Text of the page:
The European Union and British prime minister David Cameron agreed that the United Kingdom would be exempt from the obligation to pursue an “ever closer union,” and Cameron set June 23 as the date for a referendum on whether his country would exit the union.[11] “This is the moment to be brave,” wrote London mayor Boris Johnson in a newspaper column supporting the exit, “not to hug the skirts of Nurse in Brussels.”[12] During a campaign event at a golf course in South Carolina, Republican presidential front-runner Donald Trump called Pope Francis “disgraceful” for suggesting that Trump is not Christian because he wants to build a wall between the United States and Mexico. “Amazing comments from the pope,” tweeted a senior advisor to Trump, “considering Vatican City is 100% surrounded by massive walls.”[13][14] In Chicago, an investigation revealed that of the 51 homes tested for lead water contamination by the city’s Water Management Department, residents of at least two dozen were currently employed by the agency.[15] In Crystal City, Texas, officials advised residents to boil their water before drinking it after renovations to the municipal water tank caused sediment to leak into distribution lines, making tap water in some homes run black. “We are currently going through administrative challenges that minimize our coordination,” the city, whose mayor, city manager, and mayor pro tempore were arrested by the FBI on bribery and gambling charges, posted on its Facebook page.[16][17][18]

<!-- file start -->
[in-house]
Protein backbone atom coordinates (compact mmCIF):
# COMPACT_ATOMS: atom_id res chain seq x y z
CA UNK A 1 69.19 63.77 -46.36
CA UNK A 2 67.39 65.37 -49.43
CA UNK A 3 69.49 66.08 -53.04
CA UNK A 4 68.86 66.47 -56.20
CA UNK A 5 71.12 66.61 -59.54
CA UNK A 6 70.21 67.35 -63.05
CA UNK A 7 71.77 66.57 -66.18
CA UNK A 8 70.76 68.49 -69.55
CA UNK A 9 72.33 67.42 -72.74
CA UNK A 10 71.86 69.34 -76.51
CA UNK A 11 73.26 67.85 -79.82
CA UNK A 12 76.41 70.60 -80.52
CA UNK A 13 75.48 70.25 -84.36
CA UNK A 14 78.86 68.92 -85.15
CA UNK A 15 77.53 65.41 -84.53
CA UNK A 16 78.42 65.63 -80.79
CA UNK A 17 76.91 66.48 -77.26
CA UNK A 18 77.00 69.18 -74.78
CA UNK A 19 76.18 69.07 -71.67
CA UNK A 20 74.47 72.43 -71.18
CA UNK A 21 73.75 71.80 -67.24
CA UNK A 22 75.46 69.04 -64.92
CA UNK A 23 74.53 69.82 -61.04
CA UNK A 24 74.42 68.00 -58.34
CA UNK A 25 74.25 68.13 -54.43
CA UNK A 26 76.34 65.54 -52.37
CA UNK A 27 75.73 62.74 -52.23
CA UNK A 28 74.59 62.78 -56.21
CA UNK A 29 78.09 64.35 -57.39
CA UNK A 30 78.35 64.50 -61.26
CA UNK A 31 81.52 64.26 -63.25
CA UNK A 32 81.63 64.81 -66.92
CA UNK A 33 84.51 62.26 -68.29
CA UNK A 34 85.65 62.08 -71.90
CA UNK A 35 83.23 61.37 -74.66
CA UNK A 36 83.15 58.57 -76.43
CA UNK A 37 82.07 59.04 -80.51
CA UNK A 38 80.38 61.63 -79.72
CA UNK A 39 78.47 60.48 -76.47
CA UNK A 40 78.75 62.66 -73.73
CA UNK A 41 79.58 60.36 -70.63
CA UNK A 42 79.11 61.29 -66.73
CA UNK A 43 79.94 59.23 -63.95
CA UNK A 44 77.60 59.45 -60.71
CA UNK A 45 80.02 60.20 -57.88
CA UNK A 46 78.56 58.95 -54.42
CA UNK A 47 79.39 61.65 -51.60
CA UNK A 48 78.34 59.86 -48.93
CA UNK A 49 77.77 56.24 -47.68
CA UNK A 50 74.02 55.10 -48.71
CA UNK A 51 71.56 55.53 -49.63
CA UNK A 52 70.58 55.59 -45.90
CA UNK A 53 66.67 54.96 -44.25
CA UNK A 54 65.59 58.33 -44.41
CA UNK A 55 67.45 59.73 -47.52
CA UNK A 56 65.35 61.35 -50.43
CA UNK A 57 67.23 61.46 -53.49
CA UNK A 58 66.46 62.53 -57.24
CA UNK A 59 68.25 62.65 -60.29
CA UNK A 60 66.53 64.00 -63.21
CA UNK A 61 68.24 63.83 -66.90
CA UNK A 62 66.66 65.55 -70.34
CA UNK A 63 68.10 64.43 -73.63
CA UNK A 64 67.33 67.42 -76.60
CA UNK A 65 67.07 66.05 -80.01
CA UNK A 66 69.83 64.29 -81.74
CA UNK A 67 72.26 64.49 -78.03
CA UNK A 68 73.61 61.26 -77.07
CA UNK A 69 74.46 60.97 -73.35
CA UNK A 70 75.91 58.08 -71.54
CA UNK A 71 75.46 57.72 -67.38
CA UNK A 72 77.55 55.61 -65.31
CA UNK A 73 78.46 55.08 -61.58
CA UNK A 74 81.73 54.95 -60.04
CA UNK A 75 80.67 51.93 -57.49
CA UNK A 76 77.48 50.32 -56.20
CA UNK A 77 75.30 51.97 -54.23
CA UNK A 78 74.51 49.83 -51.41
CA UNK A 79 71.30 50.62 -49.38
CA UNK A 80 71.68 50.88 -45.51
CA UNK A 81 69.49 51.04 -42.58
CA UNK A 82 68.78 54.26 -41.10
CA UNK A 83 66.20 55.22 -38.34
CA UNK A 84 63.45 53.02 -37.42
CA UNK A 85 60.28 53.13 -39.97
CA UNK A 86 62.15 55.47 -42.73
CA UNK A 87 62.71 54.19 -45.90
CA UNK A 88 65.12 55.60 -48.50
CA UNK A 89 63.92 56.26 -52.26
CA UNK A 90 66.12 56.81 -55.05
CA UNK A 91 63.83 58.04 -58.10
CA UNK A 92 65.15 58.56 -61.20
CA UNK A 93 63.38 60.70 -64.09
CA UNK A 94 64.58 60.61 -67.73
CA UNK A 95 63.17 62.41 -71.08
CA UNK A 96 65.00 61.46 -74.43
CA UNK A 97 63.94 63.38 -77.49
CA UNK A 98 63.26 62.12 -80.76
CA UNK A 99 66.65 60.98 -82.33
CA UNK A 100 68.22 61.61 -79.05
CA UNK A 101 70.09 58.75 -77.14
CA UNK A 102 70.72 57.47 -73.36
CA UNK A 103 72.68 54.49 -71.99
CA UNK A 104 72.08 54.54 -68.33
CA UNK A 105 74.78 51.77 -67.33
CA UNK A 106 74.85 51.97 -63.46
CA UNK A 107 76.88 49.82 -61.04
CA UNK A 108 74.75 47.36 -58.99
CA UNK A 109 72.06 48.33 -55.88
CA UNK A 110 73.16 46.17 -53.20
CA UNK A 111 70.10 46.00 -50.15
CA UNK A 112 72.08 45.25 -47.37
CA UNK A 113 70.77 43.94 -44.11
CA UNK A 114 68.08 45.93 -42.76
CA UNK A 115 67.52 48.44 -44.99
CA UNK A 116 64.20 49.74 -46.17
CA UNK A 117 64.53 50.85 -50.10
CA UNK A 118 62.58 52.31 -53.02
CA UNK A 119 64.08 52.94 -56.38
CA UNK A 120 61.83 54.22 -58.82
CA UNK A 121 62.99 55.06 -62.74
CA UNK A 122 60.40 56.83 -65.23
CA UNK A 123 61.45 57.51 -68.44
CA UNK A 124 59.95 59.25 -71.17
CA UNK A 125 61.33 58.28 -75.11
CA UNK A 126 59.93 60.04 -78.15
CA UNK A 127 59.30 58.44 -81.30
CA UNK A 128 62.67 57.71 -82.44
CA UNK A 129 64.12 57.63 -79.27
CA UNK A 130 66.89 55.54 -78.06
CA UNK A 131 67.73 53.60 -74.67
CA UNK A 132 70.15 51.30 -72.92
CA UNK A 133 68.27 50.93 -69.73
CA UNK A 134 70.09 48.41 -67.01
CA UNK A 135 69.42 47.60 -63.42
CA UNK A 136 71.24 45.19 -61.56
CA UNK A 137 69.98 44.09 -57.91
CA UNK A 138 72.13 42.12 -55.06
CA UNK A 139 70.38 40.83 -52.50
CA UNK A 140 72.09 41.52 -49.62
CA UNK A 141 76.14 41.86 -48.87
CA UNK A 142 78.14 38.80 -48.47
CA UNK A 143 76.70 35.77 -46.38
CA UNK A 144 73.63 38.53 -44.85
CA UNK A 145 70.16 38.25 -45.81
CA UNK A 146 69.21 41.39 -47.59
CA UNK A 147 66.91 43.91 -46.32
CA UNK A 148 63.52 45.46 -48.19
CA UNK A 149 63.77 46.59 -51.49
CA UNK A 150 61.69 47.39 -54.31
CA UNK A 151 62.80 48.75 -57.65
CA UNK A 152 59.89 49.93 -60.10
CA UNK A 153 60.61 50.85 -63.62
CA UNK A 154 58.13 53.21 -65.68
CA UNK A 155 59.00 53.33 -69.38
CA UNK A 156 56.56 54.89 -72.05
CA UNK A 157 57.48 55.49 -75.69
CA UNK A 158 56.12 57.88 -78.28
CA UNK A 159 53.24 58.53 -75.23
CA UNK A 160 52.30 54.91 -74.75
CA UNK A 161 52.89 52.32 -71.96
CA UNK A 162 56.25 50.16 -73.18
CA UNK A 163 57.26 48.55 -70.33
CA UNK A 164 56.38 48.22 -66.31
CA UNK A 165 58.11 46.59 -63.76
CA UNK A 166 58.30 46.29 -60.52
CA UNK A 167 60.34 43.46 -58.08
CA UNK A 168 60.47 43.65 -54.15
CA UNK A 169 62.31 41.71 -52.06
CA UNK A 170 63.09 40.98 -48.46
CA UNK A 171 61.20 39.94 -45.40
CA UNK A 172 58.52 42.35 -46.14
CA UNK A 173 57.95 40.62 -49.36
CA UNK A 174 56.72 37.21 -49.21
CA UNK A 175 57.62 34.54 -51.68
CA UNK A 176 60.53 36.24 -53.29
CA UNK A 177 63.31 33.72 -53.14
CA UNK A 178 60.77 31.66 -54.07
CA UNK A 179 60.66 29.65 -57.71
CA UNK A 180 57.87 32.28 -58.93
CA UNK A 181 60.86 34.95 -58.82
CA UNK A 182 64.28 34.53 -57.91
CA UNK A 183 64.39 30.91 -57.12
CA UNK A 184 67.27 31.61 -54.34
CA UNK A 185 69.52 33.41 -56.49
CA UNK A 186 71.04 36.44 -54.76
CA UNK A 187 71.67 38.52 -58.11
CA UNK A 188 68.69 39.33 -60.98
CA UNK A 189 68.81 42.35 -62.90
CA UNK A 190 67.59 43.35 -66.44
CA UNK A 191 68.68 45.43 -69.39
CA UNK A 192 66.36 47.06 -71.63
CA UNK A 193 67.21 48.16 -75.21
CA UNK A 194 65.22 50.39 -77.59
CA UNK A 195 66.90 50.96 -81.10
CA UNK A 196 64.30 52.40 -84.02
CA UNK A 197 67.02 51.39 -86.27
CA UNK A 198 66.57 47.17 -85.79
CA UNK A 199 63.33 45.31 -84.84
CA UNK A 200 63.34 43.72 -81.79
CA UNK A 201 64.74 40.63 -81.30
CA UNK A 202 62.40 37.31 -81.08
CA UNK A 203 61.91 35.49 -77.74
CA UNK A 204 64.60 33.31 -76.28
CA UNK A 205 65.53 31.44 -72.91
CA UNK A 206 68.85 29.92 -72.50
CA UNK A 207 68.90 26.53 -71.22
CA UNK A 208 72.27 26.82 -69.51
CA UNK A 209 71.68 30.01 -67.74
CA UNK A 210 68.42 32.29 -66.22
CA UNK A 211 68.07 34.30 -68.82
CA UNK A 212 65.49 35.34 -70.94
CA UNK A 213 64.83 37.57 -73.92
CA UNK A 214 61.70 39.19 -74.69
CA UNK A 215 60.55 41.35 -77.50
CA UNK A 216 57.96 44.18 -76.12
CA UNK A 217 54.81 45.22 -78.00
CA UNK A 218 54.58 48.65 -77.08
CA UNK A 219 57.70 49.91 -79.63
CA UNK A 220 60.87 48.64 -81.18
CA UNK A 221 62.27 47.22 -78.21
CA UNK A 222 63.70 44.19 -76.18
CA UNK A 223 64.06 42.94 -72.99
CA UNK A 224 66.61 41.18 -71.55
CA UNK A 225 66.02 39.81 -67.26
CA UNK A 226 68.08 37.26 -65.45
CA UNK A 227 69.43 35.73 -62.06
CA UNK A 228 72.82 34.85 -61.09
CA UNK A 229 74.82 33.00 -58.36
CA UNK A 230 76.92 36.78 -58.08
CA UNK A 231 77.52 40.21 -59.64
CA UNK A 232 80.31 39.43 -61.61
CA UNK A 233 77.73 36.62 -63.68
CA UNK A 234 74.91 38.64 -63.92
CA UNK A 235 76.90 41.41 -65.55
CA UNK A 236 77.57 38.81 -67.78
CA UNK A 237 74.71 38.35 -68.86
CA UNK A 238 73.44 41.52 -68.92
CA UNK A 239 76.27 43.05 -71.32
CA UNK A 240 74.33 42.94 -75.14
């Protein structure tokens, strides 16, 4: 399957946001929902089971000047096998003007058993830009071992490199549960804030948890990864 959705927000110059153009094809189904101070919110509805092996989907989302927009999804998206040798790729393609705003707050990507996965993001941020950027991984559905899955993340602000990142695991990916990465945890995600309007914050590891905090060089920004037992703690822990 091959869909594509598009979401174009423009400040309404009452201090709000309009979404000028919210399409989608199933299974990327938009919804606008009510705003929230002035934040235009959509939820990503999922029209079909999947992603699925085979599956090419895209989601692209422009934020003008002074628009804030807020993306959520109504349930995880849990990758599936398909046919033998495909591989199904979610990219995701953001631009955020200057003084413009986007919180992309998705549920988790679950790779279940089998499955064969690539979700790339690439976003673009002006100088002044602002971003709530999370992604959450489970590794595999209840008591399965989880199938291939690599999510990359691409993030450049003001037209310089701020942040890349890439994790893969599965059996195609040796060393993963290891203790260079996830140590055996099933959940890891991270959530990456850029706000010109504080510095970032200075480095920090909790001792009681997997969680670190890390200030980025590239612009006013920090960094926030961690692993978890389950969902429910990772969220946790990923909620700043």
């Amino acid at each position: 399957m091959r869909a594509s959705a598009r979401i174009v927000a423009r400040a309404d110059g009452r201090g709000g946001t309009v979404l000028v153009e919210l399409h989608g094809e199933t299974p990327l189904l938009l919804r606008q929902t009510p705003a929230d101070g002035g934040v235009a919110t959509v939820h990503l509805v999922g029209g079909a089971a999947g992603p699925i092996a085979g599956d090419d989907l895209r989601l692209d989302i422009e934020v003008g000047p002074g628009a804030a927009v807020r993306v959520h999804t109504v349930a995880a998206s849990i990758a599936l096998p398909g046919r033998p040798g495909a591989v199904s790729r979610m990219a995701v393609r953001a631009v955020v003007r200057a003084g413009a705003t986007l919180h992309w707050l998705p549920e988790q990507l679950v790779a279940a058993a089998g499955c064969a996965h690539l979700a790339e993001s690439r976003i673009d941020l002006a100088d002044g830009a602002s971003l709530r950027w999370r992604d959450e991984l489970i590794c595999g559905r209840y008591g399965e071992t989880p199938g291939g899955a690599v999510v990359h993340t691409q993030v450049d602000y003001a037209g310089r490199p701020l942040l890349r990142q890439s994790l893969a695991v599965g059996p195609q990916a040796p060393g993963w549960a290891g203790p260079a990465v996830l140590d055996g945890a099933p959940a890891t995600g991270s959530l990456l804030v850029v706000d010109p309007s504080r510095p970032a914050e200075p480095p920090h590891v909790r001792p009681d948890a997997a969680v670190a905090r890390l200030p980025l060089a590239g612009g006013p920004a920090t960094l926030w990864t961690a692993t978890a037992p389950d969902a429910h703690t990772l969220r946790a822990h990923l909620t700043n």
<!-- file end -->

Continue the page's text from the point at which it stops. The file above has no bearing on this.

Three people gathered outside the National Football League’s headquarters in New York to protest Beyoncé’s Super Bowl halftime show, and a Tennessee sheriff who heard gunshots outside his home suggested that Beyoncé’s “Formation” music video might have inspired the perpetrator.[19][20] In Ohio, a Christian radio host was arrested for slapping a woman’s buttocks as she exited a restroom; in Minnesota, a man was taken into custody after he threatened his girlfriend with a gun because she was nursing their infant instead of paying attention to him; and the lawyer of former New York governor Eliot Spitzer announced that a 26-year-old woman who had earlier accused Spitzer of choking her had apologized by email for fabricating her account in order to avoid hospitalization for a suicide attempt.[21][22][23] In Utah, a Mormon youth-group leader found the decapitated head of a snake inside a can of green beans, and in Brazil a capuchin monkey was captured by a local fire department after video emerged in which it drinks alcohol from glasses around a bar and then chases patrons with a foot-long knife.[24][25] In New Jersey, a mail carrier called his postmaster for help after several wild turkeys trapped him in his truck. “I got a carrier that’s being attacked by wild turkeys,” said the postmaster in a 911 call, “and won’t let him deliver the mail.”[26] North Korea’s state-run newspaper unveiled 375 new party slogans in advance of May’s Workers’ Party congress including, “Make the whole country seethe with a high-pitched campaign for producing greenhouse vegetables!”[27] Hollywood Presbyterian Medical Center paid a ransom in bitcoins equivalent to about $17,000 after hackers disabled its computer network, and in Florida, 18-year-old Malachi A. Love-Robinson was accused, for the third time since 2015, of impersonating a doctor. “I do currently hold a Ph.D.,” said Love-Robinson, “in what, I don’t feel comfortable disclosing because that is not the issue here.”[28][29]